Can't you put it in an X-Box computer simulation and see what comes out?

"The Big Bang Didit! The Big Bang didit!"
setnom
not rated yet Apr 30, 2015
I know everything. It's the first one. I ran the simulation while streaming GTA V on my master race state-of-the art PC.
Returners
1 / 5 (1) Apr 30, 2015
How would you like to have Einstein and Newton in the same room at the same time?

Newton: "Mr. Einstein I respectfully disagree. The Aether is just twice as resistant near the Sun, and that is why the photon curves twice as much. Anyway, you can see it in my math right here, I forgot to carry a two."

Einstein: "Don't be so defensive. I mistakenly inserted a constant where a variable belongs. Mine is the greater error."

Newton: "Indeed? Where did you study physics?"

Einstein: "Mostly by reading you, but my math is terrible. I had to let this Minkowski guy do everything for me. lol."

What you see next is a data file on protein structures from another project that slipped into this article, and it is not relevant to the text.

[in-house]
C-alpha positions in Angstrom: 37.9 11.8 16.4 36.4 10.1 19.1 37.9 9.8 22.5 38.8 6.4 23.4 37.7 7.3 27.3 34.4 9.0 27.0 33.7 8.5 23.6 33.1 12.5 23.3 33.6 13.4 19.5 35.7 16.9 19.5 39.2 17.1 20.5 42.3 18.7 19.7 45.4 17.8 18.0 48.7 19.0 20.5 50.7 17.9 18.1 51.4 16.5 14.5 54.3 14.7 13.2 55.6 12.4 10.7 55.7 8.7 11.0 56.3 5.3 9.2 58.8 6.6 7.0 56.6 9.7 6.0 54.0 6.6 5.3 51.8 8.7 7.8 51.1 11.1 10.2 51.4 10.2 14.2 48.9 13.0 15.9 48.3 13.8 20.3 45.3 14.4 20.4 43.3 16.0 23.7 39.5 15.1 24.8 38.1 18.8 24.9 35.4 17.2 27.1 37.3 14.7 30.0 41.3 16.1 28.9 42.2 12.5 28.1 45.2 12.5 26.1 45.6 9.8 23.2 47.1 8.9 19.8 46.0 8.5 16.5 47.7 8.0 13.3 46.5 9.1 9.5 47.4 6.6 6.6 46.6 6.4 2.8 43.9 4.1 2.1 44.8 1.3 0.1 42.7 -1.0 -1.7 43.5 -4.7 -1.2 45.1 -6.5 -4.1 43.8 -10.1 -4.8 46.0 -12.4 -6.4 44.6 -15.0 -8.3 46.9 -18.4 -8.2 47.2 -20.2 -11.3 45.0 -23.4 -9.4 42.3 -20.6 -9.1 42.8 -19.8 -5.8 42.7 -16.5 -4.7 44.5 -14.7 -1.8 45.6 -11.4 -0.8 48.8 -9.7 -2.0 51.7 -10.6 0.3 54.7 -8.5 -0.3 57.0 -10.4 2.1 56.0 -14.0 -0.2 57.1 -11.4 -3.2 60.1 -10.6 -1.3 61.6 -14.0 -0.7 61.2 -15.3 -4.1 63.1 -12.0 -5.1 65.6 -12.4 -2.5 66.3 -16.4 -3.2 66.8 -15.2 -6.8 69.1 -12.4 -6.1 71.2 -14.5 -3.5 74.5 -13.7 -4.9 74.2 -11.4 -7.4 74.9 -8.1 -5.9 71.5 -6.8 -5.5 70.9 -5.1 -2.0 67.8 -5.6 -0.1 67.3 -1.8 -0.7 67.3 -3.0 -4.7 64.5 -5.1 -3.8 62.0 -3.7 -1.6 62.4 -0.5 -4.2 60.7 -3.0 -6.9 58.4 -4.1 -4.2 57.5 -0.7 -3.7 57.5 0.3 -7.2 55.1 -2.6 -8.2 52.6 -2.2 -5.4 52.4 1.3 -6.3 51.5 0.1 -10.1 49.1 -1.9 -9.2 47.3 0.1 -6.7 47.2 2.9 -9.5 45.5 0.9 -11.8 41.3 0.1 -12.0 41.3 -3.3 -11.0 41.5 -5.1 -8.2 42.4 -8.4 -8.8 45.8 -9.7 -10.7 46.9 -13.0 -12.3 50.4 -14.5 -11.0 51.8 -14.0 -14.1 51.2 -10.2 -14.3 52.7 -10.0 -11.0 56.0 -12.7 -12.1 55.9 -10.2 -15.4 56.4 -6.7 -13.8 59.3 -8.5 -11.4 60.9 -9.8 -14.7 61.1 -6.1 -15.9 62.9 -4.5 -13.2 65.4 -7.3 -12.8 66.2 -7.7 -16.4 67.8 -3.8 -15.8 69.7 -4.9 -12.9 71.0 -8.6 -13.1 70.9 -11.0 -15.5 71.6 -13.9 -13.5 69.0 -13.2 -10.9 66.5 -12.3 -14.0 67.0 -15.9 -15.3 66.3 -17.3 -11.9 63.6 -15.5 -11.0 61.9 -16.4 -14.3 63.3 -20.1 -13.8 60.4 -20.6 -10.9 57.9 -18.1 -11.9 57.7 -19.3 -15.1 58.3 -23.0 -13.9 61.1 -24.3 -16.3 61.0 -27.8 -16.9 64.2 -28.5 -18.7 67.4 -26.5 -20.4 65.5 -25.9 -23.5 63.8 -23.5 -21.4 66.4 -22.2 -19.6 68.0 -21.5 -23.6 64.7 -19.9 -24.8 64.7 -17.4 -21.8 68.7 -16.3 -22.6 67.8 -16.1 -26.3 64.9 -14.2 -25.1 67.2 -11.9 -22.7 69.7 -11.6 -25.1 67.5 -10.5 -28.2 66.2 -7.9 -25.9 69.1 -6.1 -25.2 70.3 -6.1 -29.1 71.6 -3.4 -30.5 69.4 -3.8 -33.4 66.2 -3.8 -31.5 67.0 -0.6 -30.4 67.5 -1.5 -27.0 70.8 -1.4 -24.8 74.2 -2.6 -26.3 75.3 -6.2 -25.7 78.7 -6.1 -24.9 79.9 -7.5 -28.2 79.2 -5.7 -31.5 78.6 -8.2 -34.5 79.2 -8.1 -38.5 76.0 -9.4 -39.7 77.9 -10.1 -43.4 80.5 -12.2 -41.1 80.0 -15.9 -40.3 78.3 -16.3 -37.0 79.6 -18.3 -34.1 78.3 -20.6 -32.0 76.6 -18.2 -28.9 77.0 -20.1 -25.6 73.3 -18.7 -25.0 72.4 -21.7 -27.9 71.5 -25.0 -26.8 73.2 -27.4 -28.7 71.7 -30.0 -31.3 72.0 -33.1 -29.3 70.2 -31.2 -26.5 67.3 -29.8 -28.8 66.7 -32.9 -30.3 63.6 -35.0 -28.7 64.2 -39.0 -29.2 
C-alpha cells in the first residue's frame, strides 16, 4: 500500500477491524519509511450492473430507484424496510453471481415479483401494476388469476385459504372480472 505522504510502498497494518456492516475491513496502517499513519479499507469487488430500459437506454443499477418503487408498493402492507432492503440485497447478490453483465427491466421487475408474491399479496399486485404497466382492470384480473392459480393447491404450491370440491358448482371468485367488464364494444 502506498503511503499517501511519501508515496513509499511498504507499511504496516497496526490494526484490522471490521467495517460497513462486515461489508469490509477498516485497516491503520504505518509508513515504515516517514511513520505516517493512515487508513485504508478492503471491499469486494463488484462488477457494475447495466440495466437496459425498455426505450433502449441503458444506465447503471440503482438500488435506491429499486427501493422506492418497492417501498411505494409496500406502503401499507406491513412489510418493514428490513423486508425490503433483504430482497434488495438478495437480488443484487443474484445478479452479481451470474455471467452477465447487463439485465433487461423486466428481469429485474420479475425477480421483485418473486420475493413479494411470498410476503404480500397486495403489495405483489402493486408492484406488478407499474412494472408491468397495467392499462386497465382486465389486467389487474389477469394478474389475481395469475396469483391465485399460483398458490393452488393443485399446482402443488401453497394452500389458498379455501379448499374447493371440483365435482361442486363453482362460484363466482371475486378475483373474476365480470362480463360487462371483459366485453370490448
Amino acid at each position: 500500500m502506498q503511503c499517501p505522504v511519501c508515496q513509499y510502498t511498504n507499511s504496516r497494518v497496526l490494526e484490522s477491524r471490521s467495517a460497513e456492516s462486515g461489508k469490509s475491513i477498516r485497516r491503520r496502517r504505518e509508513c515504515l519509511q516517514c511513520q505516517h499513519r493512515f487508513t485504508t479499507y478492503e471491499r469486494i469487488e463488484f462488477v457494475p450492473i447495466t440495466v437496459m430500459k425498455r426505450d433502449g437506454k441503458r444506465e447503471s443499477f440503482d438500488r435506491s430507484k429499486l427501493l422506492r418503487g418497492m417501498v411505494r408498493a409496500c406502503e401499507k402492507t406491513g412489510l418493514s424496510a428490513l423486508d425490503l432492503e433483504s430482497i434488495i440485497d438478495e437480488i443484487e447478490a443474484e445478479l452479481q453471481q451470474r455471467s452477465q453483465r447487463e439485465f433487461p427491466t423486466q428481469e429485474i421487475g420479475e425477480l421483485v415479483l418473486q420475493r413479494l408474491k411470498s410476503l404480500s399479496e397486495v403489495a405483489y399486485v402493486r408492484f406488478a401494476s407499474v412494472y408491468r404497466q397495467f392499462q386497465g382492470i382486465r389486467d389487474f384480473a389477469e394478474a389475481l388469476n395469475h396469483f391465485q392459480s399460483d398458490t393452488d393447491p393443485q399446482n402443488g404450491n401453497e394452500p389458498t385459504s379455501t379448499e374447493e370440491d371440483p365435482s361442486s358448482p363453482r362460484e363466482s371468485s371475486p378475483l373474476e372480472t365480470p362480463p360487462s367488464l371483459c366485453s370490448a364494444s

big_hairy_jimbo
not rated yet Apr 30, 2015
Maybe the annihilation of dark matter too!!! Hey I can throw theories out there like the rest of us!!!!
thingumbobesquire
not rated yet May 01, 2015
The wild imagery of chaotic destructive zombie stars and black holes here is perhaps more indicative of the crisis in theoretical science these days. Suppose instead one takes the optimistic standpoint that such research may lead to breakthroughs in our understanding of new physics which will mean improving our society's prospects of survival at increased standards of living. Hmm. Old fashioned, I'll admit...